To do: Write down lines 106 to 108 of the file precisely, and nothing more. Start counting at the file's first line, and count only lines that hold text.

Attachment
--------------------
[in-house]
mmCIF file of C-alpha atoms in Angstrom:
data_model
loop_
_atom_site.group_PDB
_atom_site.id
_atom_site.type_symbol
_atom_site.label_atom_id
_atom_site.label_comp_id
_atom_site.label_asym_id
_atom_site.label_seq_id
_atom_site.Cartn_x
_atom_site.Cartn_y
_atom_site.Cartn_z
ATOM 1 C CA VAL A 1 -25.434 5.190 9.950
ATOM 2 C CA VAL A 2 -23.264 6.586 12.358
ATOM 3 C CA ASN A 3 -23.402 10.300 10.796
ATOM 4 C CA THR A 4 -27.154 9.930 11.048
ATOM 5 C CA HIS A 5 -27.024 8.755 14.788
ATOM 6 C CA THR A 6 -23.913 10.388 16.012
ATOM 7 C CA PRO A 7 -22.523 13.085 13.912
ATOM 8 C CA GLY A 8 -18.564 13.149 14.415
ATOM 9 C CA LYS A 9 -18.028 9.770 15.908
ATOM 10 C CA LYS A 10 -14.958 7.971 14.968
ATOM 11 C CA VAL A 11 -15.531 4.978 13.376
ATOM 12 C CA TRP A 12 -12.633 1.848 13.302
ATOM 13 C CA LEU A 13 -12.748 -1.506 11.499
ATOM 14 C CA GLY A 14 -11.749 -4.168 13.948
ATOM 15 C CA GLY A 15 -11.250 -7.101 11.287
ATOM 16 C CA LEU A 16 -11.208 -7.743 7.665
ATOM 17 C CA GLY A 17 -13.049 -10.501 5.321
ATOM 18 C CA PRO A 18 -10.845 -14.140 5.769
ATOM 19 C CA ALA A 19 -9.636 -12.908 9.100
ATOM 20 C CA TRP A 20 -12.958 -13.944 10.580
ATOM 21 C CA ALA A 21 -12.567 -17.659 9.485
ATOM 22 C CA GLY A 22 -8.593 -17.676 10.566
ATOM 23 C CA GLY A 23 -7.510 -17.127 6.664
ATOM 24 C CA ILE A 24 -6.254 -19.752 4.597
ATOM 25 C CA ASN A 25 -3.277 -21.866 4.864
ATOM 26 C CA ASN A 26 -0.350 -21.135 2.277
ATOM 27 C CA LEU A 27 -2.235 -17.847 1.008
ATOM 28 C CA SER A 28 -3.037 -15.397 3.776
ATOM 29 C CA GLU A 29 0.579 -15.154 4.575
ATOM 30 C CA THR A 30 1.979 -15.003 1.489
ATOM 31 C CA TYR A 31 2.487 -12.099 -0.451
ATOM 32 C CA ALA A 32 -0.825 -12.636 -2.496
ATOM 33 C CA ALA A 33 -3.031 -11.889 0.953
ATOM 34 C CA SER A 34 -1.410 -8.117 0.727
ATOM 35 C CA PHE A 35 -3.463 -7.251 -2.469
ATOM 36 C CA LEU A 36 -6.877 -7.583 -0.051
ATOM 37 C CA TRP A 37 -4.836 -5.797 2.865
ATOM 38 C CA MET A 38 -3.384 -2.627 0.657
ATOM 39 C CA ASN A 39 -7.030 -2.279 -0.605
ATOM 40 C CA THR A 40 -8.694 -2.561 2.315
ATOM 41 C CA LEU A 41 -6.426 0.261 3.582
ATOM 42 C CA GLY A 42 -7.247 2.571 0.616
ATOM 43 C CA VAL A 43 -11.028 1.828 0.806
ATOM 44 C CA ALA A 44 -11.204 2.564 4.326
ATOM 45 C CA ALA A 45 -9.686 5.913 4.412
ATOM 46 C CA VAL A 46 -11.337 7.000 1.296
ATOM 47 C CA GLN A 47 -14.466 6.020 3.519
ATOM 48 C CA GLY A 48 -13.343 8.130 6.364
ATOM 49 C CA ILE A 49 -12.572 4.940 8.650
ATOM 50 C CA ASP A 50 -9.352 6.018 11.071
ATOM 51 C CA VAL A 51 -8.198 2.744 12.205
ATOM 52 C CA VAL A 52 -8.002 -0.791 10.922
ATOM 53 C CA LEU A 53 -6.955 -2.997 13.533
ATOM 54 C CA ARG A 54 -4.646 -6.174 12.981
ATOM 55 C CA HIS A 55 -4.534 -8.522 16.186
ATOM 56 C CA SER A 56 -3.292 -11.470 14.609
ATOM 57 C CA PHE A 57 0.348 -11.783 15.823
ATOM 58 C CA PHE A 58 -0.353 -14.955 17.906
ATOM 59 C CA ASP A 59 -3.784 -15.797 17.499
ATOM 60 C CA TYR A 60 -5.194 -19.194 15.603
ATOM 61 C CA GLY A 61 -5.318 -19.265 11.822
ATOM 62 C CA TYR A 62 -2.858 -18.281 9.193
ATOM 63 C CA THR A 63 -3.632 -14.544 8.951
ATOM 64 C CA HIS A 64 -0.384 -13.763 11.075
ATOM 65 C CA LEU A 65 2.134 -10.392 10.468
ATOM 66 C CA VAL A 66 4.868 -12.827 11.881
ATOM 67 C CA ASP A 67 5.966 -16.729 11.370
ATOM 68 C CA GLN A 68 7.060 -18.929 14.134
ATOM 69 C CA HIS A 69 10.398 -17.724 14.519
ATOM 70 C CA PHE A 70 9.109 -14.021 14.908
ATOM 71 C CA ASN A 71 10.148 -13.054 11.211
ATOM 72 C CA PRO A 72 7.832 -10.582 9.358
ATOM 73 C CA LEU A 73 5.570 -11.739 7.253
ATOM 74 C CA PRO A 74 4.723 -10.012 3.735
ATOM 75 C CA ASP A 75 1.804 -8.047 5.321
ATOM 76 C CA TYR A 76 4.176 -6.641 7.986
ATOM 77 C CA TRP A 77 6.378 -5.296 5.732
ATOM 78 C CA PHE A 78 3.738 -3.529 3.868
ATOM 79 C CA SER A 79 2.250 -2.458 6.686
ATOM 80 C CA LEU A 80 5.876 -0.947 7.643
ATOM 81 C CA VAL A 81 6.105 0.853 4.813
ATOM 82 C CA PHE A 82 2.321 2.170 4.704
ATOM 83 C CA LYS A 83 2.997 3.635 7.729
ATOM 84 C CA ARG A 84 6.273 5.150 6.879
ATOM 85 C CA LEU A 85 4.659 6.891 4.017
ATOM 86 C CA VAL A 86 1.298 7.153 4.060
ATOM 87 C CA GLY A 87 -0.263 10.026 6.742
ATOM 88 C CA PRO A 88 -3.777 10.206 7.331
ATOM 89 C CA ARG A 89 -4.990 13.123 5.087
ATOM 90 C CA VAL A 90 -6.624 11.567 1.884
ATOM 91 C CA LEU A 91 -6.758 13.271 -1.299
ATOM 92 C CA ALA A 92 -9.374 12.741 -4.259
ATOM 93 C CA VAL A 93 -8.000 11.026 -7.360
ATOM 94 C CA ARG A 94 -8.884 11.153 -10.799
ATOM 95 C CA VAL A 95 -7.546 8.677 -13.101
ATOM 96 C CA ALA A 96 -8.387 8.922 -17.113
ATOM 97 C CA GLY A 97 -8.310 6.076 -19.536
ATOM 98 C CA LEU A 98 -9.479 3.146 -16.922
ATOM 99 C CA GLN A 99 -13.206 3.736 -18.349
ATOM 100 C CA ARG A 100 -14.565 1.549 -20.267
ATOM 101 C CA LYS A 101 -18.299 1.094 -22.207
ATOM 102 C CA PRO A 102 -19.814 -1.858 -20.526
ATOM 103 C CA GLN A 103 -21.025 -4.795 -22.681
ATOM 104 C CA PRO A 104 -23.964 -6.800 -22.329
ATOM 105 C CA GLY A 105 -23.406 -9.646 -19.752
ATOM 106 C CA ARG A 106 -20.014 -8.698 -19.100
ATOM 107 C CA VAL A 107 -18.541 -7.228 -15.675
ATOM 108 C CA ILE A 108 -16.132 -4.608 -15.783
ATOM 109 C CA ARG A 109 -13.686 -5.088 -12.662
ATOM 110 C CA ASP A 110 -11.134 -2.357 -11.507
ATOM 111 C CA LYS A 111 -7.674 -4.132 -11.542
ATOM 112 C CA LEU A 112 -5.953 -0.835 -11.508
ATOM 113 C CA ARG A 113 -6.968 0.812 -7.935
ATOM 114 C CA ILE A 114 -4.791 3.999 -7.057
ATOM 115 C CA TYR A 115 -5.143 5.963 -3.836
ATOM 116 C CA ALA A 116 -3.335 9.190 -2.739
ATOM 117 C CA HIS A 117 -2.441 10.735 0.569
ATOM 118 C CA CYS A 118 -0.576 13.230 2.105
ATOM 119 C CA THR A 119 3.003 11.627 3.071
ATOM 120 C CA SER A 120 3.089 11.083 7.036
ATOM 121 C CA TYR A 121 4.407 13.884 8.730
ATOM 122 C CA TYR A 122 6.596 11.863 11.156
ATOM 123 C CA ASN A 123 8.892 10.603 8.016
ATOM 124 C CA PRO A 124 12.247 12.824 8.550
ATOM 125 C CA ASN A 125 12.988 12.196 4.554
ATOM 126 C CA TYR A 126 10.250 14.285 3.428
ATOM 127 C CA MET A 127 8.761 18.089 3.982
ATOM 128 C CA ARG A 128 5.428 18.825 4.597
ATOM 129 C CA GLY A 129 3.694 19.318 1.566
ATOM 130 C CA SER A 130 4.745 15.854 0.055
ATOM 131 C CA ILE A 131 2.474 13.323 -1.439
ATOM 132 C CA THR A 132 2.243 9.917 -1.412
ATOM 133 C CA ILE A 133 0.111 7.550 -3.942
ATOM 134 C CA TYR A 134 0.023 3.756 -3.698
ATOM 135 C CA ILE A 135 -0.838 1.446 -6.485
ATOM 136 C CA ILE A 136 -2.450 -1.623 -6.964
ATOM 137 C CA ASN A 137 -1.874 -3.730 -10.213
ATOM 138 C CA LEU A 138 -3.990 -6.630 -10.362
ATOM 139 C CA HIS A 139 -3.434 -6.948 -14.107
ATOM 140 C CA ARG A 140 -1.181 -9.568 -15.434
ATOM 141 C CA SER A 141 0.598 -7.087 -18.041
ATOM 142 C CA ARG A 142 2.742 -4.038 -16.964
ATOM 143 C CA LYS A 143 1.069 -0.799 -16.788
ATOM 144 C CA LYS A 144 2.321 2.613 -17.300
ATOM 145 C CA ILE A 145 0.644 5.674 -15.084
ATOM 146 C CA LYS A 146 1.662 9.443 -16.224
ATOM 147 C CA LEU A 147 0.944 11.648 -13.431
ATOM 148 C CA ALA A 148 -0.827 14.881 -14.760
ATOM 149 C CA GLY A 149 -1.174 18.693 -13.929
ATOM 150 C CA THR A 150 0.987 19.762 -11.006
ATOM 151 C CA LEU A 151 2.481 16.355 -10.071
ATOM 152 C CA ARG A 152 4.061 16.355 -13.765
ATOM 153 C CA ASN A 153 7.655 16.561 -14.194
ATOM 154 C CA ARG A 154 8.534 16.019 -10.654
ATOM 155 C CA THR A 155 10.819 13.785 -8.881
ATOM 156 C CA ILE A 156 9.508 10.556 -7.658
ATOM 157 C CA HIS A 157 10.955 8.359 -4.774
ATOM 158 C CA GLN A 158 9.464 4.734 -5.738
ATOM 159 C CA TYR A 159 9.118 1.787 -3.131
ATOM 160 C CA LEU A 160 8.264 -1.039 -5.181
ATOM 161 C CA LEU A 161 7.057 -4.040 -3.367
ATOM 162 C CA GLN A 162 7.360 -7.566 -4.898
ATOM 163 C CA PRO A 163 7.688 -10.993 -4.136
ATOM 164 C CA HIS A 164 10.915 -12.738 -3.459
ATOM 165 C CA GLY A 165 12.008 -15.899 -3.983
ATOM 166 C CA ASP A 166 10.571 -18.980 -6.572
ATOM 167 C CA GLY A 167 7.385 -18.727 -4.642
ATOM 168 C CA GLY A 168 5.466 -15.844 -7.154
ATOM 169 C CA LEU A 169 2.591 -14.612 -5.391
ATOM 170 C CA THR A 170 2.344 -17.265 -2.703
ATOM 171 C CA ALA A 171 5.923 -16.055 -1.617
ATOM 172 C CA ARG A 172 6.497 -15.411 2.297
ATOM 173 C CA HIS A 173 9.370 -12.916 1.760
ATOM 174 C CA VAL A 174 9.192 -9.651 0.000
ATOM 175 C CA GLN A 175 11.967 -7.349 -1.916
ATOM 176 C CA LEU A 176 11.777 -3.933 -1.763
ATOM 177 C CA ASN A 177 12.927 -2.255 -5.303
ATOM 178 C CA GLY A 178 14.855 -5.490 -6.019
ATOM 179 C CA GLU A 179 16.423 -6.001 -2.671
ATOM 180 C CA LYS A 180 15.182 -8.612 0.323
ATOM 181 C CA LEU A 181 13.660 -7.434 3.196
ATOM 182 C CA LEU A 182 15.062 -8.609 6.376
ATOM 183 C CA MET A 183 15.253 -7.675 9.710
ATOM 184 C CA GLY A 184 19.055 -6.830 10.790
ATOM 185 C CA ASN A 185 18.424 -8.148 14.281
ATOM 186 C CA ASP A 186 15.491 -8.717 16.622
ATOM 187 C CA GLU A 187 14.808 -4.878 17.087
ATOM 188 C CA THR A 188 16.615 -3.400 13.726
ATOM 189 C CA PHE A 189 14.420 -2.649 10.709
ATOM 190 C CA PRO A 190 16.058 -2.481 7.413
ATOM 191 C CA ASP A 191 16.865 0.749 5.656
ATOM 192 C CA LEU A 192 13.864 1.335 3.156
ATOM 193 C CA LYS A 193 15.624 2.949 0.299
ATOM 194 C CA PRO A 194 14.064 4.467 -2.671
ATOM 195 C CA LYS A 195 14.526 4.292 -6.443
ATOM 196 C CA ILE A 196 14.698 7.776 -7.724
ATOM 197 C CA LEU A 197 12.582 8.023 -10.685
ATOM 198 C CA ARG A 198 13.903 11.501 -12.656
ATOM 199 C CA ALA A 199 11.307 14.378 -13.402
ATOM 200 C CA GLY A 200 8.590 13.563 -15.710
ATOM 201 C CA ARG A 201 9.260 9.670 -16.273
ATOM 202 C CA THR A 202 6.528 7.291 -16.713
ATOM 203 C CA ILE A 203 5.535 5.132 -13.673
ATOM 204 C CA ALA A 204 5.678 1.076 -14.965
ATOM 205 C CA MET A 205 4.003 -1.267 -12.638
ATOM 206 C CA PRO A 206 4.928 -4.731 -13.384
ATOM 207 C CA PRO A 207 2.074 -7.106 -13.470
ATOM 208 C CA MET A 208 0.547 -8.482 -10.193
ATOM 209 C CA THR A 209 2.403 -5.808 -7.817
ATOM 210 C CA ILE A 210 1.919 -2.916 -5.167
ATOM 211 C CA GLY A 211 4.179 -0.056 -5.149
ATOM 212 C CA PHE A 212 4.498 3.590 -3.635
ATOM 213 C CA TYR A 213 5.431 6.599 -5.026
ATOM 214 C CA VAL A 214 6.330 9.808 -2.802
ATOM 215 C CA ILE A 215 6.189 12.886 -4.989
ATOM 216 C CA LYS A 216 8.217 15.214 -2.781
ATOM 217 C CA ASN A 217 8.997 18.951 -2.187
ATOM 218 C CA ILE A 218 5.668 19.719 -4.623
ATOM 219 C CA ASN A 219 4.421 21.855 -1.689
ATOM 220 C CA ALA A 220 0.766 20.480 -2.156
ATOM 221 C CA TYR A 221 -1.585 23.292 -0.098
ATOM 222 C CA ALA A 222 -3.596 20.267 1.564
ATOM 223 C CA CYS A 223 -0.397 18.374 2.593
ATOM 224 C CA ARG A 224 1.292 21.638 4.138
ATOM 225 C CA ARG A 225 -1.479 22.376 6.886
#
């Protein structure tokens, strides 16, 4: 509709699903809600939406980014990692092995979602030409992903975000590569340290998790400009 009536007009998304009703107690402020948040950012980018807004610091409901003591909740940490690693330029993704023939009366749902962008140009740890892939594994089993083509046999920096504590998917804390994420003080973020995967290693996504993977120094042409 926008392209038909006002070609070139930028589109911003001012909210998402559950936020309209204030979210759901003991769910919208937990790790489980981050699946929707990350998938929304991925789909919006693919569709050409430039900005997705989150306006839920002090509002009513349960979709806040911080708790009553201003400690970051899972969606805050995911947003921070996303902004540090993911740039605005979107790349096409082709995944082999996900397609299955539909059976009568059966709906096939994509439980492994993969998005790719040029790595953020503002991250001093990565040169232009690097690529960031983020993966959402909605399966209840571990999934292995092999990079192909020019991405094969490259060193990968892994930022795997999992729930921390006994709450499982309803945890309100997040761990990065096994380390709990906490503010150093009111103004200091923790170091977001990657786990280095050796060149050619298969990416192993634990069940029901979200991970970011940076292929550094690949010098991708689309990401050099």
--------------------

ATOM 92 C CA ALA A 92 -9.374 12.741 -4.259
ATOM 93 C CA VAL A 93 -8.000 11.026 -7.360
ATOM 94 C CA ARG A 94 -8.884 11.153 -10.799